Union Finance Minister P. Chidambaram fractured a toe after he tripped and fell off a granite step leading to Koshy?s, a restaurant in Bangalore, on December 23. It made front page news, at least in the south Indian editions of The Indian Express and The Hindu (December 25).
No big deal, the cynic might say. The Indian Express merely mentioned that a news photographer was trying to get a picture of Shri Chidambaram eating out with his wife, son, daughter-in-law and grand daughter which was resented by Shri Chidambaram who wanted no intrusion into his privacy. And he is so right. Who was the photographer who was making a nuisance of himself? The Indian Express did not identify him. But The Hindu did. The photographer, it said, was a Times of India man whose request that he be allowed to take a picture of the family had been rebuffed over and over again. But when the Chidambaram family was coming out of the restaurant there apparently was a scuffle and an attempt was made to snatch the photographer'scamera when, in the melee that followed, Shri Chidambaram tripped and fell.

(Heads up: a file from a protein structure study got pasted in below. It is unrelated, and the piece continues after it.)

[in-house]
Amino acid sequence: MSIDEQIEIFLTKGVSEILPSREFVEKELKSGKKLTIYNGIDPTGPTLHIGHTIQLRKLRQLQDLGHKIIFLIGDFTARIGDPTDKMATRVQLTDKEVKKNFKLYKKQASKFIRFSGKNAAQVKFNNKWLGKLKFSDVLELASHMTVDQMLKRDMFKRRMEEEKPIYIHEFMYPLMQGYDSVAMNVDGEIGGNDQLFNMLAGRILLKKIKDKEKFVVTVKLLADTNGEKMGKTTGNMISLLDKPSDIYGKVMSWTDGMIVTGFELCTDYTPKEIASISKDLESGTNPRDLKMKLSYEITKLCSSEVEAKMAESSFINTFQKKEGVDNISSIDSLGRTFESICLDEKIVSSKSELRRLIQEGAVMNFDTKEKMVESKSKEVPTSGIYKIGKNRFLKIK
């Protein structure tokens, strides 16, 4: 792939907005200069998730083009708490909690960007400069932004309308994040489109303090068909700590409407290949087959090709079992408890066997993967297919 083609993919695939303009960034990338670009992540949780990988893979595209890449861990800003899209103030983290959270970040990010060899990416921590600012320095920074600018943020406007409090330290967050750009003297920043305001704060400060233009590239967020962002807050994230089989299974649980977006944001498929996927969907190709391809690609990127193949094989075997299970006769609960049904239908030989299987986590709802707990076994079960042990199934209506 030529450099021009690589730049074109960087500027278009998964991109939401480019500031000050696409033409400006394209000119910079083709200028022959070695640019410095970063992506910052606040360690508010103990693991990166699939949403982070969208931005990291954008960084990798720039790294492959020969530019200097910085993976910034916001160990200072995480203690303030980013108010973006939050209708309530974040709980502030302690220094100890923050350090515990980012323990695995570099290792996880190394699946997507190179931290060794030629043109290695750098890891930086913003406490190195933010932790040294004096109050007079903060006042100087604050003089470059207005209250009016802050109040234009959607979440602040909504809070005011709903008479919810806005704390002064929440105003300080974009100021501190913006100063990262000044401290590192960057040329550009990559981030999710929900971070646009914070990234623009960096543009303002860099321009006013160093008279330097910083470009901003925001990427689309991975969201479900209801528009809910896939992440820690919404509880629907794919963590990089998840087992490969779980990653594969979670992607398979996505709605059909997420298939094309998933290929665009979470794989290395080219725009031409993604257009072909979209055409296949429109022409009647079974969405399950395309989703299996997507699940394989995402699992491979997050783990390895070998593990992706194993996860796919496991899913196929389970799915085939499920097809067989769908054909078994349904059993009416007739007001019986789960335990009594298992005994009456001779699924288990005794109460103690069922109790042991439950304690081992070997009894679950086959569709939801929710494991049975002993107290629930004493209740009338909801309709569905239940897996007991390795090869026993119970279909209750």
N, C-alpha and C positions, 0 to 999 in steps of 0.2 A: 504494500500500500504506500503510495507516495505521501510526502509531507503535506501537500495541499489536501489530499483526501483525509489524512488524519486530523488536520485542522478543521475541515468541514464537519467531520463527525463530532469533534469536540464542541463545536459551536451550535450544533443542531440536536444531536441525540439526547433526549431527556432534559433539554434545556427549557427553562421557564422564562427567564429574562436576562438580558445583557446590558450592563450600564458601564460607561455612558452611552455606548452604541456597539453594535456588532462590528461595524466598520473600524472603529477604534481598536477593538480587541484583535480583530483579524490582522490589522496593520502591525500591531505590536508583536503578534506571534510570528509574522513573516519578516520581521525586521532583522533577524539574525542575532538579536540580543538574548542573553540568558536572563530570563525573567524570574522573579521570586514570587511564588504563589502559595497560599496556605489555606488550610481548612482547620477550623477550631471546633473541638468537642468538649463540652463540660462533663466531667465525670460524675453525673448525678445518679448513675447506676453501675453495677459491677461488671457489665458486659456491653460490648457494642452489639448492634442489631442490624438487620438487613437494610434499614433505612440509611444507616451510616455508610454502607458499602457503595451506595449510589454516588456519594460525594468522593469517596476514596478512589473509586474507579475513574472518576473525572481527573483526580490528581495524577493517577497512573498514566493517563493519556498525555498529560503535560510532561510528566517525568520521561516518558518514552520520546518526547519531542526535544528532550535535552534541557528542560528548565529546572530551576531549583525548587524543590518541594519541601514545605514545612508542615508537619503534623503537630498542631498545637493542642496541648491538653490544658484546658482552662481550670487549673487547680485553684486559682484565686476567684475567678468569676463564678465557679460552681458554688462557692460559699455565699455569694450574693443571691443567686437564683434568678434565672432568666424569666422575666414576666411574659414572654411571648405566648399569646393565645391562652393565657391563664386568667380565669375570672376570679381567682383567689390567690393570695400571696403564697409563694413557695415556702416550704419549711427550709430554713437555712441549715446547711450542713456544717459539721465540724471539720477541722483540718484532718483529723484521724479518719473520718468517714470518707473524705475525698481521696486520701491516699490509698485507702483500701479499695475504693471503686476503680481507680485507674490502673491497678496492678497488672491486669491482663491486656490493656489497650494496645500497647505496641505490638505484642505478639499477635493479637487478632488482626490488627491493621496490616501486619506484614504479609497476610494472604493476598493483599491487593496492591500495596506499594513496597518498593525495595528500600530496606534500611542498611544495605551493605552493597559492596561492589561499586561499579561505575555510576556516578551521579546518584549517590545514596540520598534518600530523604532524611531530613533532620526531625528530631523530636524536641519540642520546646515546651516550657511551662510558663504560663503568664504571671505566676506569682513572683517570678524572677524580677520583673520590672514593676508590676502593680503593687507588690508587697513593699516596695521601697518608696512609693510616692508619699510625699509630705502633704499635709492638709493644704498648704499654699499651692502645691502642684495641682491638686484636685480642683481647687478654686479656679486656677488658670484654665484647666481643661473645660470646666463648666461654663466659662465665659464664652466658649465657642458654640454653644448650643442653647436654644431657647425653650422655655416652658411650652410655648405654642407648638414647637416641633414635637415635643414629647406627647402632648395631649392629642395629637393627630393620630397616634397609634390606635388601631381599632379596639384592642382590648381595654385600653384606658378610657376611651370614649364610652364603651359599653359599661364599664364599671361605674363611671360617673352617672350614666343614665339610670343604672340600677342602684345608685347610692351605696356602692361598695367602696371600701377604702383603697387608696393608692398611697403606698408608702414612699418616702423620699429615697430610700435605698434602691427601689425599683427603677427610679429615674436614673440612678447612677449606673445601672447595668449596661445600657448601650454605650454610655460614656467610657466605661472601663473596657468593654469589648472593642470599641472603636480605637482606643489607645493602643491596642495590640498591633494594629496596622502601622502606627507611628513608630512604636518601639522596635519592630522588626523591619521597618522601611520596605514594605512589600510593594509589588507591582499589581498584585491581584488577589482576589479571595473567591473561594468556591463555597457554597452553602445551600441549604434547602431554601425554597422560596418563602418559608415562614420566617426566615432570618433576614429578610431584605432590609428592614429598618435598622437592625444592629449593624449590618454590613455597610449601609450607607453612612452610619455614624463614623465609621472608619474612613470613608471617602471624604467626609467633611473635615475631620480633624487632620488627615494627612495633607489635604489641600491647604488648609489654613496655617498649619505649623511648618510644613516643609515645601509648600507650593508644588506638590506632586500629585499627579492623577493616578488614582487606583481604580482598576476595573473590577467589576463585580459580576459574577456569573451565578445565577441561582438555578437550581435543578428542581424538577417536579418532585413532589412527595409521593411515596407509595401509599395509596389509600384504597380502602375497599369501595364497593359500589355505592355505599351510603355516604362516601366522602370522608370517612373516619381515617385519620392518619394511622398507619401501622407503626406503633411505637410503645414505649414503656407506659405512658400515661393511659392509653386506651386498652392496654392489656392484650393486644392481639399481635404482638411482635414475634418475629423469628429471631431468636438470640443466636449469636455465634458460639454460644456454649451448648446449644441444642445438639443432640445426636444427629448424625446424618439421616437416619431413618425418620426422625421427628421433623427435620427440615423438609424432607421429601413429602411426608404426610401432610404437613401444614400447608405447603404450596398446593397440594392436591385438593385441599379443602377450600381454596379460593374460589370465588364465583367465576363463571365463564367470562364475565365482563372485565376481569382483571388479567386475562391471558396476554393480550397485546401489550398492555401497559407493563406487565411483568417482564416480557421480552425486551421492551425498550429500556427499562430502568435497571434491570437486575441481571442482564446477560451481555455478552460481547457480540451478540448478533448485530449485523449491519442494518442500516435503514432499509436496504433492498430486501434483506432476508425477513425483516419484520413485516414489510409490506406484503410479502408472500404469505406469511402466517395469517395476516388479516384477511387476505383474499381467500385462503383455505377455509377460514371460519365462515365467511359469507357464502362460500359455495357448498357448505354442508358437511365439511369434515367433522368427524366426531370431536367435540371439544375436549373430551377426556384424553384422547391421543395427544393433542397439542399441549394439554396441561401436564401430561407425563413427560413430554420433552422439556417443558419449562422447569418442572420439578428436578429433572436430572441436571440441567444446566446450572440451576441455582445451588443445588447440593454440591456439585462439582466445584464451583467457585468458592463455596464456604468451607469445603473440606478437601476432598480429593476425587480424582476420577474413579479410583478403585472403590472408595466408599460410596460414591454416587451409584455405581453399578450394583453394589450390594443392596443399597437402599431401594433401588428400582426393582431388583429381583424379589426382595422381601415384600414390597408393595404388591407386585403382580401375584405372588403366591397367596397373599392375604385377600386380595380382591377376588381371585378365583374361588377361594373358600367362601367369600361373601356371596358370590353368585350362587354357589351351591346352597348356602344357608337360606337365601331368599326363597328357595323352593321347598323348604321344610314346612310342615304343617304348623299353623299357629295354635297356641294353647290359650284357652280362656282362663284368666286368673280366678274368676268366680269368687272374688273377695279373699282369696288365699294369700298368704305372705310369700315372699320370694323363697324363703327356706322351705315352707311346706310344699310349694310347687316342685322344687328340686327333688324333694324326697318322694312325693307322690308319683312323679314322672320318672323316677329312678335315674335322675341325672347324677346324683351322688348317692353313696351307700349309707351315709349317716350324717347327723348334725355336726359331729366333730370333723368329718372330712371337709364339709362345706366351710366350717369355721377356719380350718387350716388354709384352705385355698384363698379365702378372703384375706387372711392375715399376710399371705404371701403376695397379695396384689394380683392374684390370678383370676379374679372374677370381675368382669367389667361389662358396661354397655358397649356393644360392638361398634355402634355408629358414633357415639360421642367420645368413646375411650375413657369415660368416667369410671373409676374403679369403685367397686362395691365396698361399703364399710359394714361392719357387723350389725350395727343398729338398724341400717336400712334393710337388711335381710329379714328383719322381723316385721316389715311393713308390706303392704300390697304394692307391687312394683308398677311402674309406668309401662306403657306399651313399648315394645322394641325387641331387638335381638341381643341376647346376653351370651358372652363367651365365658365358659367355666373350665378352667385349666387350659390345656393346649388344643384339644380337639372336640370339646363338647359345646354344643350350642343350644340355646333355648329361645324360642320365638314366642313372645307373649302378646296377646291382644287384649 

The Hindu said in its report that subsequently the Resident Editor of The Times of India apologised to the Chidambaram family and to the Minister himself, but the poor man had to be taken to a hospital and have a plaster cast put on his right foot. One hopes that The Times of India will bear the medical expenses.
But what is involved here is not the medical bill but the right of a man?any man, be he a politician, a film star or a champion sportsman?to have his privacy. Shri Chidambaram reportedly was on a private visit to Bangalore from where he was planning to go on a visit to Melkote, in Mandya district.
Police sources are quoted as saying that being on a private visit, Shri Chidambaram was in an entirely different attire from his usual white dhoti and white shirt. It is immaterial what he wore. A photographer had just no business to intrude on the Minister's privacy. A film star may enjoy being photographed, may be even a sportsman would think it is great fun, but it is one thing for a celebrity to address a public meeting or a political conference but quite another when he is out enjoying a meal with his family. His privacy must be strictly respected. One would even go to the extent of saying that were Shri Chidambaram to be seen entertaining a female film star, it is strictly his business. There are some Laxaman rekhas that no photographer should cross or be allowed to cross. Such behaviour should be punishable.
Not to so long ago, speaking at a seminar held in Panjim, Goa on ?Ethics in Journalism?, a former Judge of the Bombay High Court, Narendra Chapalgaonkar lashed out at the electronic media for its role in glorifying violences, violating privacy and projecting entertainment in the guise of news.